A new phase III study in patients with endocrine-resistant disease, showed that palbociclib when combined with fulvestrant, improved progression-free survival (PFS) in women with hormone-receptor (HR)-positive, HER2-negative advanced breast cancer. Benefit from palbociclib was also demonstrated across pre-specified subgroups. Palbociclib was well tolerated. The results were presented at the 2015 ASCO Annual Meeting (29 May – 2 June, Chicago, USA) by Prof. Nicholas Turner of the Royal Marsden Hospital, London, UK on behalf of the PALOMA3 study investigators and published simultaneously in the New England Journal of Medicine.
Resistance to endocrine therapy presents a major clinical challenge in patients with metastatic breast cancer. The growth of HR-positive breast cancer is dependent on Cyclin D1, a direct transcriptional target of oestrogen receptor (ER). Cyclin D1 activates CDK 4/6 resulting in G1-S phase transition and entry into the cell cycle. Cell line models of endocrine resistance remain dependent on Cyclin D1 and CDK 4/6.
Palbociclib is an orally active selective inhibitor of CDK 4/6 that inhibits cell proliferation and DNA synthesis by preventing cell-cycle progression from G1 to S phase. Palbociclib is active in cell line models of endocrine therapy resistance and is synergistic with fulvestrant.
Palbociclib was approved by the US Food and Drug Administration (FDA) on February 3rd, 2015, based on data from the PALOMA1, an open-label phase II clinical trial in postmenopausal women with newly-diagnosed ER-positive/HER2-negative breast cancer that had not received any treatment for their advanced disease. PALOMA1 showed that palbociclib in combination with letrozole, doubled progression-free survival (PFS) from a median of 10 months with letrozole plus placebo, to 20 months for palbociclib plus letrozole. The drug was approved by the FDA as a combination first-line therapy for postmenopausal women with ER-positive/HER2-negative breast cancer, as initial endocrine-based treatment for their metastatic disease.
In PALOMA3, a double-blind phase III study, women with HR-positive/HER2-negative advanced metastatic breast cancer, whose disease had relapsed or progressed on prior endocrine therapy, were randomised 2:1 to palbociclib and fulvestrant or placebo and fulvestrant. Pre- and peri-menopausal women also received goserelin. One previous line of chemotherapy for metastatic disease was permitted.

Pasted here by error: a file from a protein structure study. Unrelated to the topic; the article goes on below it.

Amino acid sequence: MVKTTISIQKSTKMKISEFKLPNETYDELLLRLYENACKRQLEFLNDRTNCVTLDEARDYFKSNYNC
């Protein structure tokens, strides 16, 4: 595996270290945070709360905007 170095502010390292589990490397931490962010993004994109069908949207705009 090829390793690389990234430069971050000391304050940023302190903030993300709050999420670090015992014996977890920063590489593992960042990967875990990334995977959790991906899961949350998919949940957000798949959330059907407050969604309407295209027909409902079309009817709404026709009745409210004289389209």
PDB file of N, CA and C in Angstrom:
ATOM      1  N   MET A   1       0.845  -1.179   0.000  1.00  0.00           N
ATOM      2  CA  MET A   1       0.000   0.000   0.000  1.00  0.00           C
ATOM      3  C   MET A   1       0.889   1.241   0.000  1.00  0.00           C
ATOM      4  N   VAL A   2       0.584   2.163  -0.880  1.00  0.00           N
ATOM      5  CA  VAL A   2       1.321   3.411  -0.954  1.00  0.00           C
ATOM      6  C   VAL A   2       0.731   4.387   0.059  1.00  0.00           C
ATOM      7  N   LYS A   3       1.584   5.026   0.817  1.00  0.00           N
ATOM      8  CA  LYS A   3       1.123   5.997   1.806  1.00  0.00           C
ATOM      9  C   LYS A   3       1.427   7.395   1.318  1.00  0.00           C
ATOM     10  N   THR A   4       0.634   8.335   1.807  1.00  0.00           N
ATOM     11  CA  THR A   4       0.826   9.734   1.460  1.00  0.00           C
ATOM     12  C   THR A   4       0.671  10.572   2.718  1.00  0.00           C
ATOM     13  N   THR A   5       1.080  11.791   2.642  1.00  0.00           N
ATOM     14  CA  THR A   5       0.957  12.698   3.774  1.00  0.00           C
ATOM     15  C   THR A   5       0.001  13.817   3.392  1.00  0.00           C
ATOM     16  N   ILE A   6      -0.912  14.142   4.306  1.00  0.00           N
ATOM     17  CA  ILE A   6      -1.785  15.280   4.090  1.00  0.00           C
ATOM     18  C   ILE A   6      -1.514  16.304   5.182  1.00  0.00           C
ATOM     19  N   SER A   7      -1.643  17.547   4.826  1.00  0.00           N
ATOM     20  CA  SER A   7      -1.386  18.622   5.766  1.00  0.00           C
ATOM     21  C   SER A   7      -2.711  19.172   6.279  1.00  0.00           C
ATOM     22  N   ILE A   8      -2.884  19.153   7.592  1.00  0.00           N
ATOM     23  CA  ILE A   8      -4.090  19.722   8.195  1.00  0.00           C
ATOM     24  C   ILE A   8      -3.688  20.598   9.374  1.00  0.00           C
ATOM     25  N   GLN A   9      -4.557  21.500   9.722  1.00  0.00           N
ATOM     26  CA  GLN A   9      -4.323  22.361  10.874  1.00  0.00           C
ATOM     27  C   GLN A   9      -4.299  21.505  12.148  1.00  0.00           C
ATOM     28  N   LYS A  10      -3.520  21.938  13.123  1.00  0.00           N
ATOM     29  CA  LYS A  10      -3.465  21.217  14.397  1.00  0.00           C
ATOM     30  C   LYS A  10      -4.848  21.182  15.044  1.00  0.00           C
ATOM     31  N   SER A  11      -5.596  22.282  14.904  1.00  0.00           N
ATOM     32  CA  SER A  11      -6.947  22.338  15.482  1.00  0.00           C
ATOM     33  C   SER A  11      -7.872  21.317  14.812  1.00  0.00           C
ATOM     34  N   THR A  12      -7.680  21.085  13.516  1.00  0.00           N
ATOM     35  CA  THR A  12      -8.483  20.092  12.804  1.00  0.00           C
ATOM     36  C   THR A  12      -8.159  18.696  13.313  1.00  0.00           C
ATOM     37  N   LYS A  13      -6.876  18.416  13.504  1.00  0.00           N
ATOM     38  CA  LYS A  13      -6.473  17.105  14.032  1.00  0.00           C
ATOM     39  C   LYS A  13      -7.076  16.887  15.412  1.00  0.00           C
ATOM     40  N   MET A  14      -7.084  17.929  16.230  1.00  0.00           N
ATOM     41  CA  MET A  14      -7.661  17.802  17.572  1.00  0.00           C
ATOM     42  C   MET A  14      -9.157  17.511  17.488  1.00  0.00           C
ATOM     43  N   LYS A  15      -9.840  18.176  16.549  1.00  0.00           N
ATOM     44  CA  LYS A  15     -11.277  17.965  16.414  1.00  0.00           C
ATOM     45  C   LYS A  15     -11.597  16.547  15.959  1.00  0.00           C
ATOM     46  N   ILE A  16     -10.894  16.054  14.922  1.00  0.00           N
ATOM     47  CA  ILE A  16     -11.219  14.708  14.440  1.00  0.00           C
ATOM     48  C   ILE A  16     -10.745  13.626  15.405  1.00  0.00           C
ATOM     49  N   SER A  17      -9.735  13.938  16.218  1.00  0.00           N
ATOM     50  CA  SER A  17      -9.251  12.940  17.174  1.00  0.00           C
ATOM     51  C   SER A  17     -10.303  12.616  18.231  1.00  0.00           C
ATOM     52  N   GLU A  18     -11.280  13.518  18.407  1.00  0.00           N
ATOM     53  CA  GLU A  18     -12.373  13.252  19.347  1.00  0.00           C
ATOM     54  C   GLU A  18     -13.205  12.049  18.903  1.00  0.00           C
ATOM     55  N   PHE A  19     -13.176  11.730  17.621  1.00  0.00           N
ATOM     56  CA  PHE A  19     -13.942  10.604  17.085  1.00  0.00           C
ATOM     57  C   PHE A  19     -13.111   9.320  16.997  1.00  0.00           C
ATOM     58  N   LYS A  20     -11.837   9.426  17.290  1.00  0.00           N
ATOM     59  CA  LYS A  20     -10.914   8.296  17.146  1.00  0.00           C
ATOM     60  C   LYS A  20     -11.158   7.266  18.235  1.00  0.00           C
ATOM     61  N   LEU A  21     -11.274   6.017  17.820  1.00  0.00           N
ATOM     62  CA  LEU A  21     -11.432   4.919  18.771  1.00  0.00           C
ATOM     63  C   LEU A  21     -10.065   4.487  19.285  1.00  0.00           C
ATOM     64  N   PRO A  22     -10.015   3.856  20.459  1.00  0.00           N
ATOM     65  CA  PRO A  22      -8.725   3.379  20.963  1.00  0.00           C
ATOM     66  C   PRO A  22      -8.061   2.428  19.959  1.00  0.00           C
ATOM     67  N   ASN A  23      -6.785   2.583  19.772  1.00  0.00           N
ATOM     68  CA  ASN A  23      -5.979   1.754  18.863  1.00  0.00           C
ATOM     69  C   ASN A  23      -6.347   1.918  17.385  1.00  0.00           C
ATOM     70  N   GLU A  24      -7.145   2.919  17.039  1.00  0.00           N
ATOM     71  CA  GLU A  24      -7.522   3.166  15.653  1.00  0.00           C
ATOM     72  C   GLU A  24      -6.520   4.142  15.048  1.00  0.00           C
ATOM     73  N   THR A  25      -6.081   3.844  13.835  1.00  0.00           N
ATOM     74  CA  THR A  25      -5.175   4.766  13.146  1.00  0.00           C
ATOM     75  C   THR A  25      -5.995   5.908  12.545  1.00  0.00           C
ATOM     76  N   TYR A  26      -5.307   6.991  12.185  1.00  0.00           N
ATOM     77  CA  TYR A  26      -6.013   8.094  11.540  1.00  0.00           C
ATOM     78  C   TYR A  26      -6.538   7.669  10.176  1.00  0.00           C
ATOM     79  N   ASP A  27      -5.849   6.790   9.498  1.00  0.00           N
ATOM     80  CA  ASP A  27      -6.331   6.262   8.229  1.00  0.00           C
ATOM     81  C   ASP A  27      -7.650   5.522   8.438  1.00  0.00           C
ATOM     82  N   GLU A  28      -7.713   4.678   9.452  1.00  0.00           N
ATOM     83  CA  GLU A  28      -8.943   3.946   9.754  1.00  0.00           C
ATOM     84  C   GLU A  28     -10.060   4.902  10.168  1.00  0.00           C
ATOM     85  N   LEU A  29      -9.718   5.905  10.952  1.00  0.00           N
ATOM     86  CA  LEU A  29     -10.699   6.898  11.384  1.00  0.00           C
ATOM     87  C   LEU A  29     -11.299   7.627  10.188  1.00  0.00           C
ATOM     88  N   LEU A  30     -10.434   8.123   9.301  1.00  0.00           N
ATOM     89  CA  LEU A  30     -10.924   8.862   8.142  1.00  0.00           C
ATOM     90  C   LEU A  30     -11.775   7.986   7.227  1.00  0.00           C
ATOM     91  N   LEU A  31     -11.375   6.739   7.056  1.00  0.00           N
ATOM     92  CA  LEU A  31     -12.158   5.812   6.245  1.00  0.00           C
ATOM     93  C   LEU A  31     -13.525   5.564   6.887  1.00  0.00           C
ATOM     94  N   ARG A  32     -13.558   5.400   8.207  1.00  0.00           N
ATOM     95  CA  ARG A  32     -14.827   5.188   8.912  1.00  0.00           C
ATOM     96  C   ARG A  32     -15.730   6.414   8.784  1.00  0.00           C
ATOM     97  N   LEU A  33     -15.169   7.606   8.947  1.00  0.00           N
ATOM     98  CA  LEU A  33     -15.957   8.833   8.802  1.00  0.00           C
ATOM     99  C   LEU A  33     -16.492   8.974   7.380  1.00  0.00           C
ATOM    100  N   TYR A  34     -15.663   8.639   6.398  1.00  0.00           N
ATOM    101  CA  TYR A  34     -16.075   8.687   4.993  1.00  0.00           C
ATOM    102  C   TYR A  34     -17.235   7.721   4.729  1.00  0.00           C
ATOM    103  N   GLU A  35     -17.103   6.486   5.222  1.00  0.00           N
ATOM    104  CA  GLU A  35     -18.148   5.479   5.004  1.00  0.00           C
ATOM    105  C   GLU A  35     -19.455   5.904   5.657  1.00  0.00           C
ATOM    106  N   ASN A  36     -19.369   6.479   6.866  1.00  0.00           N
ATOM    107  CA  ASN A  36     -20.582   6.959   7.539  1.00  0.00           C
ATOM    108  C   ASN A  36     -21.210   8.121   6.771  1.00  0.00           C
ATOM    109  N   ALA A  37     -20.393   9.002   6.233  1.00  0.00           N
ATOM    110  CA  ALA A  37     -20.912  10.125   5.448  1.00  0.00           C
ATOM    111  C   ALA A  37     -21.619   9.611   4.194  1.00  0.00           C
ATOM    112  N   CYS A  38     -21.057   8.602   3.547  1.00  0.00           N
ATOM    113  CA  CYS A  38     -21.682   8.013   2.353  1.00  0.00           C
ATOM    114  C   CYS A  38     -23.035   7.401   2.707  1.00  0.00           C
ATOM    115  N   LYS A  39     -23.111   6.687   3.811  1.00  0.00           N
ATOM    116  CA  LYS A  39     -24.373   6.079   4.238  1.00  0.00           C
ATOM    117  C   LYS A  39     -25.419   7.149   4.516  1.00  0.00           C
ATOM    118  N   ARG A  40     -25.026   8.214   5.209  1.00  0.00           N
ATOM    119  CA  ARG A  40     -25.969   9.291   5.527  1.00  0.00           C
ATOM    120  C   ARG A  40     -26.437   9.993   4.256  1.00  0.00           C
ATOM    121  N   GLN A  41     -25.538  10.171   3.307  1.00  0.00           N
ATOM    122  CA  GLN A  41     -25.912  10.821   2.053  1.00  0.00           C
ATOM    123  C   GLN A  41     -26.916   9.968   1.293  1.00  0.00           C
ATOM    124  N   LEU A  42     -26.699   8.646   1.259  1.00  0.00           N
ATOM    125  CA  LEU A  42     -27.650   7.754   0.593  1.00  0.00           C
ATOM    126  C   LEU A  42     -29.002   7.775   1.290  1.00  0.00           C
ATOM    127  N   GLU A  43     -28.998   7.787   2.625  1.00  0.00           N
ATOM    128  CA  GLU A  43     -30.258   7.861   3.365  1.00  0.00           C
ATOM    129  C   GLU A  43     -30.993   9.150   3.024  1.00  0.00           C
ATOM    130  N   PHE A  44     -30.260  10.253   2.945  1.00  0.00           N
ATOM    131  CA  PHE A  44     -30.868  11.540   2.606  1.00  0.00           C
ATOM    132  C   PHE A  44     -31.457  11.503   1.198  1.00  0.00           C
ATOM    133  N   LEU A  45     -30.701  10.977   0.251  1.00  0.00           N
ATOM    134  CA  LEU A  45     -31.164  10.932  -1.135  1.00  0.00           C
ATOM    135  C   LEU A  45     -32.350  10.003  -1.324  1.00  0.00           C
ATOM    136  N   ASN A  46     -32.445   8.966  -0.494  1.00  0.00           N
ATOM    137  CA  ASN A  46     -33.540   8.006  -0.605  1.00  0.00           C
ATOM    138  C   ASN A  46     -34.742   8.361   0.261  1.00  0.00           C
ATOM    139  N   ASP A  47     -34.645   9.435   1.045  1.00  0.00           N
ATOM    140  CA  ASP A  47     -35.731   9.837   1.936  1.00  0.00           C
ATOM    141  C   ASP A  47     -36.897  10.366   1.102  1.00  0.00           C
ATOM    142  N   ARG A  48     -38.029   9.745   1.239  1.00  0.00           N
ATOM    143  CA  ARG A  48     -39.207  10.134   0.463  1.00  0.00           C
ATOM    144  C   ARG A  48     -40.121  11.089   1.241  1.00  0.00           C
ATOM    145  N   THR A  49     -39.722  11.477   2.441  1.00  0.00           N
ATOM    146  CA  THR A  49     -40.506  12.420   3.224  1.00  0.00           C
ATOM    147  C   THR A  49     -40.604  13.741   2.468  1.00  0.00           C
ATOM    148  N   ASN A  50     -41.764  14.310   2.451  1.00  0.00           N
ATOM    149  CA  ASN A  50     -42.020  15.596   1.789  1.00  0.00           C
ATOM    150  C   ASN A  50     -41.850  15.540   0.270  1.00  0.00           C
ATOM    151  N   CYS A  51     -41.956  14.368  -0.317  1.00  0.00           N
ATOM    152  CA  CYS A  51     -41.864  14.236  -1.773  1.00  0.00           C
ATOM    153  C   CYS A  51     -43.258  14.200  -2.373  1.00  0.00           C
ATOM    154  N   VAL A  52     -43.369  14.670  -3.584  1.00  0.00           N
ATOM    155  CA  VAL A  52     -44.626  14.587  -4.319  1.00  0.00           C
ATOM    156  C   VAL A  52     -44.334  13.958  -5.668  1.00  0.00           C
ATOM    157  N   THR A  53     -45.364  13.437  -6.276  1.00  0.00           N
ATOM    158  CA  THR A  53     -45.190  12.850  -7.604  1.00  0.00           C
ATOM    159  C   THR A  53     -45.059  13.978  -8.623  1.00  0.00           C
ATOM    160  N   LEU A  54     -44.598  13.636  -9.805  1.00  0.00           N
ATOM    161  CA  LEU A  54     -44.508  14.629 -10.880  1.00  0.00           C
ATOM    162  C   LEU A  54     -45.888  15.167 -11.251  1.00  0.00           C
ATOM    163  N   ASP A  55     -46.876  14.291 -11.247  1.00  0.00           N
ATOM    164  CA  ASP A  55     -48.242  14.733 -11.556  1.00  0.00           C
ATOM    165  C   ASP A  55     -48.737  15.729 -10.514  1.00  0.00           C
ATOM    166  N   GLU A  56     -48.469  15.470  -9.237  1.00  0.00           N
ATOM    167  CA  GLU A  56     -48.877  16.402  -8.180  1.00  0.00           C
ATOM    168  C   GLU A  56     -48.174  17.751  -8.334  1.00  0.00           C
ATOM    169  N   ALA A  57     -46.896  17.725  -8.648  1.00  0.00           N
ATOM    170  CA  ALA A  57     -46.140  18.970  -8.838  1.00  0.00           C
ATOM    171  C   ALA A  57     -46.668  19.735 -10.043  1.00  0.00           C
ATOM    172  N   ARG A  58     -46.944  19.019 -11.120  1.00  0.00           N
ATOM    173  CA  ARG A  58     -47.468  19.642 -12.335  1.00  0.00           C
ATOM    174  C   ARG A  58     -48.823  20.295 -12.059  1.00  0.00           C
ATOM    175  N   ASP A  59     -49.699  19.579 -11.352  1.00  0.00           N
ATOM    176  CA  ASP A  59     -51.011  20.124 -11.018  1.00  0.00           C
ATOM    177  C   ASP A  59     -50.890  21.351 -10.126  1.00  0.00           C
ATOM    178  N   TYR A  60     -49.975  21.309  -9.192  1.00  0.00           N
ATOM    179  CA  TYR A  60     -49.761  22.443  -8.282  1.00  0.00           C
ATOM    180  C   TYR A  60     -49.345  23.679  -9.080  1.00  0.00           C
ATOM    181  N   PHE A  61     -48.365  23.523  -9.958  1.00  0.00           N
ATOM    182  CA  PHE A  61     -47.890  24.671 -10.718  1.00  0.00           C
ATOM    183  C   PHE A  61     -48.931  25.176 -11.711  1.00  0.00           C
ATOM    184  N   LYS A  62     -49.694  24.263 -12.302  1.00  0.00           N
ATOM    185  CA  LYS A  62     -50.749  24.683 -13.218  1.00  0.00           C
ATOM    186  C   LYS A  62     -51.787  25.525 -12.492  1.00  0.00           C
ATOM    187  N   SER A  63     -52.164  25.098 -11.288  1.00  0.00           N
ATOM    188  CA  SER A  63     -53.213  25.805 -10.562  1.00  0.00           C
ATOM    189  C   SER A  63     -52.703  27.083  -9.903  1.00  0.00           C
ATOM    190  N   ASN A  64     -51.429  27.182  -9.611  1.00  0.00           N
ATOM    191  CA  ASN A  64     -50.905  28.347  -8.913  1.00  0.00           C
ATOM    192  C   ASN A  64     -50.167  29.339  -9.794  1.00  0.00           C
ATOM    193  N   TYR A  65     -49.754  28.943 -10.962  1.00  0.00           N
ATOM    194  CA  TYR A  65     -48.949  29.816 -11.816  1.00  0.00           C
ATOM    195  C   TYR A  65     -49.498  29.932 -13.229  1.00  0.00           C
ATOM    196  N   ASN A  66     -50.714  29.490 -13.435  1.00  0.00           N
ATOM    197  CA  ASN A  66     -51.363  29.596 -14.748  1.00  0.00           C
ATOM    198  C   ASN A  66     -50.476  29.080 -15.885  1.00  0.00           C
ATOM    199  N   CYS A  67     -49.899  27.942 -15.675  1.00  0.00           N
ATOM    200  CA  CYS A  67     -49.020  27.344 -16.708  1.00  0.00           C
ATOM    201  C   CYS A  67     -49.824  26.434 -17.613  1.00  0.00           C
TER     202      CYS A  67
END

The primary endpoint was investigator assessed PFS. Secondary endpoints included overall survival (OS), response assessment, patient-reported outcomes, and safety and tolerability.
The study experienced very rapid enrollment and at the preplanned independent data and safety monitoring review panel, the study was stopped early only 10 months after the study commenced because it met the primary endpoint of improving PFS.
From September 2013 to August 2014, 521 patients were randomised, 347 to receive palbociclib plus fulvestrant and 174 to placebo plus fulvestrant. Baseline characteristics were well balanced. The median age was 57 and 56 years, 79% were post-menopausal, 60% had visceral disease, and 79% were sensitive to prior endocrine therapy. Prior therapy included chemotherapy for advanced disease in 33% of patients.
At the time of the interim analysis the study met the primary endpoint, median PFS was 9.2 months for palbociclib plus fulvestrant and 3.8 months for placebo plus fulvestrant (hazard ratio, HR 0.422, p < 0.000001). Consistent benefit from palbociclib was seen in pre- and post-menopausal women.